By Gretchen McKay
If home is where the heart is, it’s no surprise the vast majority of seniors want to stay put as they grow older in the homes where they raised their families. Often, it’s a good option, considering the cost and stress of moving to a nursing home or assisted living facility.
Not only is the space familiar, and often paid for, but allowing aging parents to stay in their own homes reinforces their sense of independence.
A whopping 77 percent of Americans 50 and older want to remain in their current homes, according to an AARP 2021 survey — despite the fact that many homes lack key features such as a first-floor bedroom or bath to accommodate older residents’ special needs.
As we age, we don’t see or hear as well, and we also lose strength. Weakening leg muscles can make older adults less sure on their feet, leading to trouble walking, reaching into cupboards and climbing stairs.
Every year, according to the Centers for Disease Control and Prevention, 30 million older Americans trip and fall — one fall every second of every day — with one in five falls causing serious harm. Falls, in fact, are the leading cause of injury-related death among adults 65 and older.
You’re ahead of the game if mom or dad’s house is among the 10 percent of homes in the U.S. that the U.S. Census Bureau considers “aging ready” with senior-friendly features like a step-free entryway, wider doorways, a built-in shower seat or a wheelchair-accessible kitchen.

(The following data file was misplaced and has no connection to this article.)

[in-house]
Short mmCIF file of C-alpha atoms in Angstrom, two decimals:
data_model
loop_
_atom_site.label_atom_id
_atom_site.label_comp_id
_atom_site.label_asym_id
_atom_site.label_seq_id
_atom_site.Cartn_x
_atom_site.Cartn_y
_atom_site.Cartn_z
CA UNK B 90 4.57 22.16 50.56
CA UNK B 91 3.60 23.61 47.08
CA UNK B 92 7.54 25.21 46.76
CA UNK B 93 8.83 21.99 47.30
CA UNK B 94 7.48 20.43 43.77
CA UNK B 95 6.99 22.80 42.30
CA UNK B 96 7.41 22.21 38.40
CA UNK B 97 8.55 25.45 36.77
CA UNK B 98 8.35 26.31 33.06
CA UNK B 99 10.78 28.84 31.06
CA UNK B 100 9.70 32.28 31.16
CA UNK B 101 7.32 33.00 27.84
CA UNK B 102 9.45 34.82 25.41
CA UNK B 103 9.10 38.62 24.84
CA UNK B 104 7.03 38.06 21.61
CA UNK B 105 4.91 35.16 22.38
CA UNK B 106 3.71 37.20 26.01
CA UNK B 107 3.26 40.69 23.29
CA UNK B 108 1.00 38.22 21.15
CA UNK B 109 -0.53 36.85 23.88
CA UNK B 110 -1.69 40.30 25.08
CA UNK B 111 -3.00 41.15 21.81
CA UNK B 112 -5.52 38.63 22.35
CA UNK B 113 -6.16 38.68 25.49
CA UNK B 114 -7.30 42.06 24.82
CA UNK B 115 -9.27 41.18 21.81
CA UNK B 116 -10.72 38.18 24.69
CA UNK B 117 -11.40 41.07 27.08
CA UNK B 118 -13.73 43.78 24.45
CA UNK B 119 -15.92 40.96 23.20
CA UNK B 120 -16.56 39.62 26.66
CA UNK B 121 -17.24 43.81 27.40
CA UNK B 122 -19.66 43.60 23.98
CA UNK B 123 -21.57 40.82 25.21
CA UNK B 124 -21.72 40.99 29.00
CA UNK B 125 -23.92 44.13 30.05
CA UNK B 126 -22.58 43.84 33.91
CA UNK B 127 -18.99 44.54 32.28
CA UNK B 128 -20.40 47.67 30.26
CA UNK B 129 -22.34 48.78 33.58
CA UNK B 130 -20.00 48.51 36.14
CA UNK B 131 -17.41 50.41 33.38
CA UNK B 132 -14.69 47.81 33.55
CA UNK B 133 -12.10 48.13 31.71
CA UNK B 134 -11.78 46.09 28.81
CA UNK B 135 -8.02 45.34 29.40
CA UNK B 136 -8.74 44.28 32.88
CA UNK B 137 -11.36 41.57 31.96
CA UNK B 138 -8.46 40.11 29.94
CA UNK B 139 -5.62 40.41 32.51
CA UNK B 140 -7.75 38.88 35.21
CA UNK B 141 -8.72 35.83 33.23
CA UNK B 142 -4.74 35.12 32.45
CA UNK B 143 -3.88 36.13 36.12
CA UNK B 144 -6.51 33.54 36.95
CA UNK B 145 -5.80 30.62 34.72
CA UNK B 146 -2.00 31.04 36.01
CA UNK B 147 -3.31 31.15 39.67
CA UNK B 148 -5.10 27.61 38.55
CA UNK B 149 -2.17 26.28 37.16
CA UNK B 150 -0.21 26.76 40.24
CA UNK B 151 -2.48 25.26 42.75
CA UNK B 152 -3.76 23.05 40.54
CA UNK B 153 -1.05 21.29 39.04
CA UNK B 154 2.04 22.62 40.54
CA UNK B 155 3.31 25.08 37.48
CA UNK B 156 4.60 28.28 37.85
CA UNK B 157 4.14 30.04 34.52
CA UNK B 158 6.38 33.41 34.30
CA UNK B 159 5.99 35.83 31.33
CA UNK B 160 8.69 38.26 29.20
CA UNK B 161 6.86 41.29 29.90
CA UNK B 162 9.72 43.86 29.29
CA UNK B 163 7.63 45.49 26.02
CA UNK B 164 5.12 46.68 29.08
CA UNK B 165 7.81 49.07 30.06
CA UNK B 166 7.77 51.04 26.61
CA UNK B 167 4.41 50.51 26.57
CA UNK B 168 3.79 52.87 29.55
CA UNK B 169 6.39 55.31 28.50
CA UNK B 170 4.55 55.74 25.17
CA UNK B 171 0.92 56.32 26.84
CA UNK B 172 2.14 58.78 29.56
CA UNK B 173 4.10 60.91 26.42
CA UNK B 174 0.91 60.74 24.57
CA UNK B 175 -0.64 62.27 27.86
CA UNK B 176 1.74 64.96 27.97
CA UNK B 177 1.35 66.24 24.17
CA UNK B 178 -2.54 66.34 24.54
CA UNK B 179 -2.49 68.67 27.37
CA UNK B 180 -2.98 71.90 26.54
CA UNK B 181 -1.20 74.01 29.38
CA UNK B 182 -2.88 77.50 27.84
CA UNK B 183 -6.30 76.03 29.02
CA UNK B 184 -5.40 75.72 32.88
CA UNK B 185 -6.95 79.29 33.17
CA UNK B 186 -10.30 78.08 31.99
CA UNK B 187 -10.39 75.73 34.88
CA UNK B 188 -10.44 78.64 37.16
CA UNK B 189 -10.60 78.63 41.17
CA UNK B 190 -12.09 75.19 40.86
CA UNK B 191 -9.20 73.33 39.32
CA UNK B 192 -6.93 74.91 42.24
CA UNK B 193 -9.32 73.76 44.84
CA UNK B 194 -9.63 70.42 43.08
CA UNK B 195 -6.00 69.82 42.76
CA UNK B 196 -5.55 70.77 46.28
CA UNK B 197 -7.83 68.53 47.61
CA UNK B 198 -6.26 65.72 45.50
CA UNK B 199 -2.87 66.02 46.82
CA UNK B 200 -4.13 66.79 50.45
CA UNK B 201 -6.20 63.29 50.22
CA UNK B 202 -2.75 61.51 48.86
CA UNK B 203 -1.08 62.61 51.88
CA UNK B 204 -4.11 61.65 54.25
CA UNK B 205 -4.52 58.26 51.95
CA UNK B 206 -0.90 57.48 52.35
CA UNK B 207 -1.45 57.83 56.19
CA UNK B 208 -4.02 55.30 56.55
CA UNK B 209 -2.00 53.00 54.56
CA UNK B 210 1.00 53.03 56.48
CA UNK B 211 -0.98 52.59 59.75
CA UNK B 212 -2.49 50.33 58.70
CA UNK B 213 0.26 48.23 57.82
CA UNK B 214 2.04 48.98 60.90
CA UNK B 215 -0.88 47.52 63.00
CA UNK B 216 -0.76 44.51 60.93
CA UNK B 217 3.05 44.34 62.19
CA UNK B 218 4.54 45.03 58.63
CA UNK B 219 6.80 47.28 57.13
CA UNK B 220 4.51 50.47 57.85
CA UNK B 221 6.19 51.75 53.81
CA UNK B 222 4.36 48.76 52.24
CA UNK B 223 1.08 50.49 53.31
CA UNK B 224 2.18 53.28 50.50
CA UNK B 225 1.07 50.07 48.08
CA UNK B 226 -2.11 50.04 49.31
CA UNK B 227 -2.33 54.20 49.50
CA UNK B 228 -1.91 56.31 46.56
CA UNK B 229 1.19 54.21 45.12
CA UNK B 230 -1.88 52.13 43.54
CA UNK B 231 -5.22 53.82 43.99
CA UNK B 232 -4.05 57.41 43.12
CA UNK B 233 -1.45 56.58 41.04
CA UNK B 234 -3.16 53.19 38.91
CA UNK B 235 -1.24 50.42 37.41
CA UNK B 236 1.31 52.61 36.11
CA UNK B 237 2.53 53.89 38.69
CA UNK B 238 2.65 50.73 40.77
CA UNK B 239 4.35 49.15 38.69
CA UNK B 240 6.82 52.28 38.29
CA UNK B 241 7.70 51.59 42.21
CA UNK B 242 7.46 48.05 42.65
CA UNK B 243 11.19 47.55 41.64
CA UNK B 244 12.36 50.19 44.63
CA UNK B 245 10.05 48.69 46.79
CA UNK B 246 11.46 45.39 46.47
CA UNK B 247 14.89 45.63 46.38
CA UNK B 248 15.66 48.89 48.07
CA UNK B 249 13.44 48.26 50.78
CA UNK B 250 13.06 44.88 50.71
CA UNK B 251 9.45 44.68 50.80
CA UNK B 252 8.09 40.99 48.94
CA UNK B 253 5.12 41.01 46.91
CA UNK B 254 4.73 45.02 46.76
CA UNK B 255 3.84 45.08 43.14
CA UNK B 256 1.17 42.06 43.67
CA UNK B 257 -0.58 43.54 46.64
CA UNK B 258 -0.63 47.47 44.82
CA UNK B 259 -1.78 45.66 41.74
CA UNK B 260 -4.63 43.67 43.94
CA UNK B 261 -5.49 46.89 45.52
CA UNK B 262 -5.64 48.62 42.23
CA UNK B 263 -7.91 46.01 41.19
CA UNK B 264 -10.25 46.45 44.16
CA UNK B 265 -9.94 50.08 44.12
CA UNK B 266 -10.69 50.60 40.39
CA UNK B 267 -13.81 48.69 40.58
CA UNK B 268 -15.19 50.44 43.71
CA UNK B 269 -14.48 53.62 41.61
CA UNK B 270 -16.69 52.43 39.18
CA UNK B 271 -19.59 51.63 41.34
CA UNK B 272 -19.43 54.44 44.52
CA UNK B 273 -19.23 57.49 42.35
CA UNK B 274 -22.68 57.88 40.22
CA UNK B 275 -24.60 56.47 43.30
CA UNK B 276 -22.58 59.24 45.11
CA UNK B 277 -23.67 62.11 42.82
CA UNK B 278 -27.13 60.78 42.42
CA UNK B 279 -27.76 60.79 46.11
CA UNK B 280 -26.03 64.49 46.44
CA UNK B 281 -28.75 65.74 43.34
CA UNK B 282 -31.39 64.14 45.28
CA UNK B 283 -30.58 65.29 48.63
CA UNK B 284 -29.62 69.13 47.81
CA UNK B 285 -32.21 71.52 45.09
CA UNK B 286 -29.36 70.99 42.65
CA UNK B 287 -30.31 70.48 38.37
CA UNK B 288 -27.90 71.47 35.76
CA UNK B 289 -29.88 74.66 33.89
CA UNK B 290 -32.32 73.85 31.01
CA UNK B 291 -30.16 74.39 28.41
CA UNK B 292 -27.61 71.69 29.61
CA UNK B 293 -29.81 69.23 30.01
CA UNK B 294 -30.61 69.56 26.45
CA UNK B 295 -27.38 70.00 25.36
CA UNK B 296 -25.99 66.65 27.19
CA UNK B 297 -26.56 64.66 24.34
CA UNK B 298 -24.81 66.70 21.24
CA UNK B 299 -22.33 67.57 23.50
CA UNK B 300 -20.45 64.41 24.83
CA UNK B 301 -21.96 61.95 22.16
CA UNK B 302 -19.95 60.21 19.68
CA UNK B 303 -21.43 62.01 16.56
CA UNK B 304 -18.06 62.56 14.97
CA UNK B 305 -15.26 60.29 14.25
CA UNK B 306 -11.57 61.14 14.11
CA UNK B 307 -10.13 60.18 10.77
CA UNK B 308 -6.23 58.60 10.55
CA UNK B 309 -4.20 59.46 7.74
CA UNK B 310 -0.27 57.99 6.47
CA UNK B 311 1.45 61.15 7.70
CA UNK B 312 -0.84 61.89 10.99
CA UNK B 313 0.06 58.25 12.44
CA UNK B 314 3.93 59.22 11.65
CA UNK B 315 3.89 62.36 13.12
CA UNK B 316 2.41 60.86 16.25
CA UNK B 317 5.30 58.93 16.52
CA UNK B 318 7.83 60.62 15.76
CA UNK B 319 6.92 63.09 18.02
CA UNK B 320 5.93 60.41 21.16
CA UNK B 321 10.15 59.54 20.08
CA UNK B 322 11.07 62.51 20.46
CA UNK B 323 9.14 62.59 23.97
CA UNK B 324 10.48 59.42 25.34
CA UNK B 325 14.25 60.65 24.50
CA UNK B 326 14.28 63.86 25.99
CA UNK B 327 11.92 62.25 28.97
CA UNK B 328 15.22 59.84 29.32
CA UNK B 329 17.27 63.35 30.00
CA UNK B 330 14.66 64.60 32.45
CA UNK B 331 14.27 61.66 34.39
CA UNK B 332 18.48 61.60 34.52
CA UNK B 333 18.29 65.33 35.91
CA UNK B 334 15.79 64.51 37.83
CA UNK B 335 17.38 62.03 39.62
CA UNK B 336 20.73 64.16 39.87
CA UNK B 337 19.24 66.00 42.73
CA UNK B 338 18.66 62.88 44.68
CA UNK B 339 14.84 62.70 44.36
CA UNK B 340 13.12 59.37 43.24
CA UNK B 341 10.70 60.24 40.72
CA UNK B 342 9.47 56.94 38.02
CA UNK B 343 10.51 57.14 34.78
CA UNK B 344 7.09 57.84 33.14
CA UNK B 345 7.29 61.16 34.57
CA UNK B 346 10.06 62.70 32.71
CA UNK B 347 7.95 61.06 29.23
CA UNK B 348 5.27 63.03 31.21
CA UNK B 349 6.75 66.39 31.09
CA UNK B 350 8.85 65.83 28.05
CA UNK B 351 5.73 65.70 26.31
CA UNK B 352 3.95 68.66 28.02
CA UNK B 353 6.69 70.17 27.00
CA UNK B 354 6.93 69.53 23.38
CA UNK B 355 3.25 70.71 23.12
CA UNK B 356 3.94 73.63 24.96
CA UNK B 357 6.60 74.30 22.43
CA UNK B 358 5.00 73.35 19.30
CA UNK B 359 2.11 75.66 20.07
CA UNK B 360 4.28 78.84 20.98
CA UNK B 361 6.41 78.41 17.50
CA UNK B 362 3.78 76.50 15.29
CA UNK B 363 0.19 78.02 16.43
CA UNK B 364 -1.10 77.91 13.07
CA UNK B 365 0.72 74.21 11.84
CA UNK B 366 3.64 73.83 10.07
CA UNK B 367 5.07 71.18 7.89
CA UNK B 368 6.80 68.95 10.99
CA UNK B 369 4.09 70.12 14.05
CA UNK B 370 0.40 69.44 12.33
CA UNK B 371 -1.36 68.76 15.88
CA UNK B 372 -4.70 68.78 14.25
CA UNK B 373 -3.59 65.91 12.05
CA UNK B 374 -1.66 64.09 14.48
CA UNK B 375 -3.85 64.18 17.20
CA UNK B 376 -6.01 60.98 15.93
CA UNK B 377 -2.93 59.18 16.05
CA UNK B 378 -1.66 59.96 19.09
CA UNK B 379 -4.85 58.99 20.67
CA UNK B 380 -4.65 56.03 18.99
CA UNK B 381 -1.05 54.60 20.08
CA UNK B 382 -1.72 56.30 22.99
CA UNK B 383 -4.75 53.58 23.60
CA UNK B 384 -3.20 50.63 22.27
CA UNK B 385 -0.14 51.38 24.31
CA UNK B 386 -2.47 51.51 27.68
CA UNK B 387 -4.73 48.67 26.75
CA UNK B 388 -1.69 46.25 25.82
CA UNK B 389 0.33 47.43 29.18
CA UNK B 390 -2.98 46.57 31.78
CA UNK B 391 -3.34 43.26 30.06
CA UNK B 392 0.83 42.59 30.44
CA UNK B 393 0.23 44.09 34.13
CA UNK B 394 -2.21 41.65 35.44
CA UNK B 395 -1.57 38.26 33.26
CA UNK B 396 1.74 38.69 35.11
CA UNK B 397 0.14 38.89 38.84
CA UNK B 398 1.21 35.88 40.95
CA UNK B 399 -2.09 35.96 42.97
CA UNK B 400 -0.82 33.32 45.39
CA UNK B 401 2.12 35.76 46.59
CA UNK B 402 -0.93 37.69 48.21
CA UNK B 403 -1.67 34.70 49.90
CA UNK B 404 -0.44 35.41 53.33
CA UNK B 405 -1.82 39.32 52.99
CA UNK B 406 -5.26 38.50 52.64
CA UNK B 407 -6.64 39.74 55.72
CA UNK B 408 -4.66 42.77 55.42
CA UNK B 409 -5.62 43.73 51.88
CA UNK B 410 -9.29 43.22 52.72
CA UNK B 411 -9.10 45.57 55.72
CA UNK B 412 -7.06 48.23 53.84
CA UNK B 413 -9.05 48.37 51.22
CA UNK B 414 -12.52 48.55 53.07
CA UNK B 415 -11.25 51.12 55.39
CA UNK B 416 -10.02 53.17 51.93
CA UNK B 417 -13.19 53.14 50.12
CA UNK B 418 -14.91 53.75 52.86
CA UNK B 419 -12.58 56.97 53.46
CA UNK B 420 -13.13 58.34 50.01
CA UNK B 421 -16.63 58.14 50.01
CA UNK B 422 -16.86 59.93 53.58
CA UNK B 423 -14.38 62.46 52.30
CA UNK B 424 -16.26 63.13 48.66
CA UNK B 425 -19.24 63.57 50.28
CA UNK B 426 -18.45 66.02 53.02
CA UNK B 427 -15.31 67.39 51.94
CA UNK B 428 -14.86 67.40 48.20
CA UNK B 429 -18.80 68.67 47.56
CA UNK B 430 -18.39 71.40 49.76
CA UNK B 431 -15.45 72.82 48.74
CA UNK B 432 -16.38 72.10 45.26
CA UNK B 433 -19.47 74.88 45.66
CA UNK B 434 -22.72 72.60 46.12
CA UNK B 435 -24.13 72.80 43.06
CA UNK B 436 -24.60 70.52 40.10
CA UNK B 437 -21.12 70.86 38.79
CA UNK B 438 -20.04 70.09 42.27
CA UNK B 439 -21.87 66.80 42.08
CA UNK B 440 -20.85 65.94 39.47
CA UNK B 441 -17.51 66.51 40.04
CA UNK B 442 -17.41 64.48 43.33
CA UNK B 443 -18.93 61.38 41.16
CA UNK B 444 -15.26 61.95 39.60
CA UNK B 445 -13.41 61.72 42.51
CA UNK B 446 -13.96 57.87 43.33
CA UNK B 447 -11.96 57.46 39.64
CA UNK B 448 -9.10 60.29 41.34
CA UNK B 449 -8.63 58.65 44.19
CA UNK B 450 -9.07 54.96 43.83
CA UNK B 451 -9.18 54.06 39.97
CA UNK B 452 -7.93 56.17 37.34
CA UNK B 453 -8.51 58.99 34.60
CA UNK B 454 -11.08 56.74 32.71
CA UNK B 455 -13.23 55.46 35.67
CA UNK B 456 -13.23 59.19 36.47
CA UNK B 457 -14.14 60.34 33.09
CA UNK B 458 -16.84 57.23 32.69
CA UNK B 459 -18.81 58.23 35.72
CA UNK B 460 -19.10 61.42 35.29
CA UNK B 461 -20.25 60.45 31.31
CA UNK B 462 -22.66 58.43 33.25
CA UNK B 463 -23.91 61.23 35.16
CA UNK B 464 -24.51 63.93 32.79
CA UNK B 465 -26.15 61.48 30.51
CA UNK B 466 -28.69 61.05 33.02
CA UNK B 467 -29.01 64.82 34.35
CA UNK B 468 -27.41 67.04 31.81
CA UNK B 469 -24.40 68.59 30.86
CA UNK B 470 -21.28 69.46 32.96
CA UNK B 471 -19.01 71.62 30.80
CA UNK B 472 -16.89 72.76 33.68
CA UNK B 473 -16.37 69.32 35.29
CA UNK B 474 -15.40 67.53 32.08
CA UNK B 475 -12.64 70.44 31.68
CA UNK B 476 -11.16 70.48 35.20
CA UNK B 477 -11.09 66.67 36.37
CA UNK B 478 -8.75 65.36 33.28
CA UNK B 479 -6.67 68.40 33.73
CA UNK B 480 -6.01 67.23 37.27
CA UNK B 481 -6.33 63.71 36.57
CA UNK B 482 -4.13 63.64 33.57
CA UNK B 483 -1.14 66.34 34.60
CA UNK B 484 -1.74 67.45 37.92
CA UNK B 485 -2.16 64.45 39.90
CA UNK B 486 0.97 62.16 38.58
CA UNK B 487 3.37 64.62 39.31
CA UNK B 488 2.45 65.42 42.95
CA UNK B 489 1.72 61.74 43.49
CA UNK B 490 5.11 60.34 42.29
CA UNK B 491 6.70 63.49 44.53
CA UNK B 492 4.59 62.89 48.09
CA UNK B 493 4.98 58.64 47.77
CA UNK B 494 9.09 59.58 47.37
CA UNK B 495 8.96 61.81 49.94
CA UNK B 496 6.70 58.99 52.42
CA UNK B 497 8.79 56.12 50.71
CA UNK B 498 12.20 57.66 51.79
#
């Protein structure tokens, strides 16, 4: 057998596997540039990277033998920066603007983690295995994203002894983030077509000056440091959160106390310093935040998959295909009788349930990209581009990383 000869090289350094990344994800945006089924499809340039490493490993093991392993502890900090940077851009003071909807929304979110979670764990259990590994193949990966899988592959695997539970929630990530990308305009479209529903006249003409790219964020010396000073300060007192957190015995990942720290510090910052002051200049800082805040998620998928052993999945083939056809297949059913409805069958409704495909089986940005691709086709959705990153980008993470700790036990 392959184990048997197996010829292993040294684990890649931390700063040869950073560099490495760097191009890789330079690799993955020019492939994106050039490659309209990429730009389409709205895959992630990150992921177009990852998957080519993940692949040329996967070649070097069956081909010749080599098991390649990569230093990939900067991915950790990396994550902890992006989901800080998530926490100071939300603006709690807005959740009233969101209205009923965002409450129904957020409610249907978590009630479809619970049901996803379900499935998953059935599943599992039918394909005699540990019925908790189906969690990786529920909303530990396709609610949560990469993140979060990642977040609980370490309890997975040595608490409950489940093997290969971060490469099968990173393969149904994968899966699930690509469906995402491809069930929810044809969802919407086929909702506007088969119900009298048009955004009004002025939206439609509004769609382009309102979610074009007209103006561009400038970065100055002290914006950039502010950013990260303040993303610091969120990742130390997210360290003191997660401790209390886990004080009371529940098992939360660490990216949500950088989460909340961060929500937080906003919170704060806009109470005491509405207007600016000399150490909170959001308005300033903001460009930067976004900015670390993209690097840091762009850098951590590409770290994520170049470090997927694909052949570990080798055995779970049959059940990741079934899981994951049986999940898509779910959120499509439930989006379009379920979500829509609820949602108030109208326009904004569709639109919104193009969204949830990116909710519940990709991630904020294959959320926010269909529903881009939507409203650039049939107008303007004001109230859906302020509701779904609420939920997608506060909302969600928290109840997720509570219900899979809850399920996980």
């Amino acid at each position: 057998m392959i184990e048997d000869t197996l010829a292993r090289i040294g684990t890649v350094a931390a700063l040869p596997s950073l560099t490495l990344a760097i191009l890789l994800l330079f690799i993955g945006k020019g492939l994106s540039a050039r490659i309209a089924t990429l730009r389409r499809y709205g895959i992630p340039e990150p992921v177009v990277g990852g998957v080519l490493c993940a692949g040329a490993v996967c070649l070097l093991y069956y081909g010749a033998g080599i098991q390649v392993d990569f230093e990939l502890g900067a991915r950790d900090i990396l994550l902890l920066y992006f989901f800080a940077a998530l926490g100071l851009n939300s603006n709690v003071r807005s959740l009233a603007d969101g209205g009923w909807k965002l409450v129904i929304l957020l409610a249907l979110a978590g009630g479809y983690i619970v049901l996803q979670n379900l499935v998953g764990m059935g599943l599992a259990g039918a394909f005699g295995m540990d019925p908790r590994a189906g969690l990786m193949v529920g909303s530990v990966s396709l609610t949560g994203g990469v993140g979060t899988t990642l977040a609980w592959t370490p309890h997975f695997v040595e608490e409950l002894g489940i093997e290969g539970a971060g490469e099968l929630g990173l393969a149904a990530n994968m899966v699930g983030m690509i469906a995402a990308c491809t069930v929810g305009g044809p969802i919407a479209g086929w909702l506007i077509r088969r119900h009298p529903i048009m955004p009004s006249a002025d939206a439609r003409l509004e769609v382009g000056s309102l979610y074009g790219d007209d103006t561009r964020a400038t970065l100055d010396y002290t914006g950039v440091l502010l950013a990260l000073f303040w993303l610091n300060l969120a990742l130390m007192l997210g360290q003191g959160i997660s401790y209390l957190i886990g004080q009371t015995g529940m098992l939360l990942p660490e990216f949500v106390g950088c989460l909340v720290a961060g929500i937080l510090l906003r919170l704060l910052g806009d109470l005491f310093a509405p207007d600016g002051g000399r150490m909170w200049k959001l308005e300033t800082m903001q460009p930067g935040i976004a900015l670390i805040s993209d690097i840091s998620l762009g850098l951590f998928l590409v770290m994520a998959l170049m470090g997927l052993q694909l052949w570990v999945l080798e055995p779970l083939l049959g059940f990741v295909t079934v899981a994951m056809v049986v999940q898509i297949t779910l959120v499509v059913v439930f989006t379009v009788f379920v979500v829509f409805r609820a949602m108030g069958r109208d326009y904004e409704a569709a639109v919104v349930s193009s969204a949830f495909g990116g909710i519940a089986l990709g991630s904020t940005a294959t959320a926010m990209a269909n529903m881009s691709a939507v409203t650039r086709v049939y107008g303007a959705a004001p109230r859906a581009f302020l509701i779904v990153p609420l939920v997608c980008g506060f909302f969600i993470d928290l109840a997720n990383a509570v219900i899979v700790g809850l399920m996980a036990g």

Short of a major construction project, what can you do to make your older family member’s home safe? The following tips and quick fixes should help:
For starters, ensure they are safe from falls.
Get rid of scatter rugs (they’re easy to trip on) and secure area rugs by placing a nonskid carpet pad under each, or securing edges with double-sided carpet tape.
It’s also a good idea to place a nonslip or rubber mat around the sink and place slip-resistant strips or shapes in the shower and bathtub. A raised toilet seat will also help those who struggle with getting on and off the toilet on their own.
Steps are another challenge. Your loved one might not be able to afford a motorized chairlift to get to the second floor, but there are ways to make going up stairs less risky. If the steps have carpet runners, make sure they’re securely attached; to prevent wipeouts on wood stairs, add nonslip treads or strips.
As elsewhere in the house, it’s also essential to keep stairs safe with bright lighting (wall night-lights can help) and a clear, clutter-free path. Installing a sturdy railing will provide stability.
Speaking of clutter, take a hard look at furniture and accessories and get rid of anything that obstructs pathway….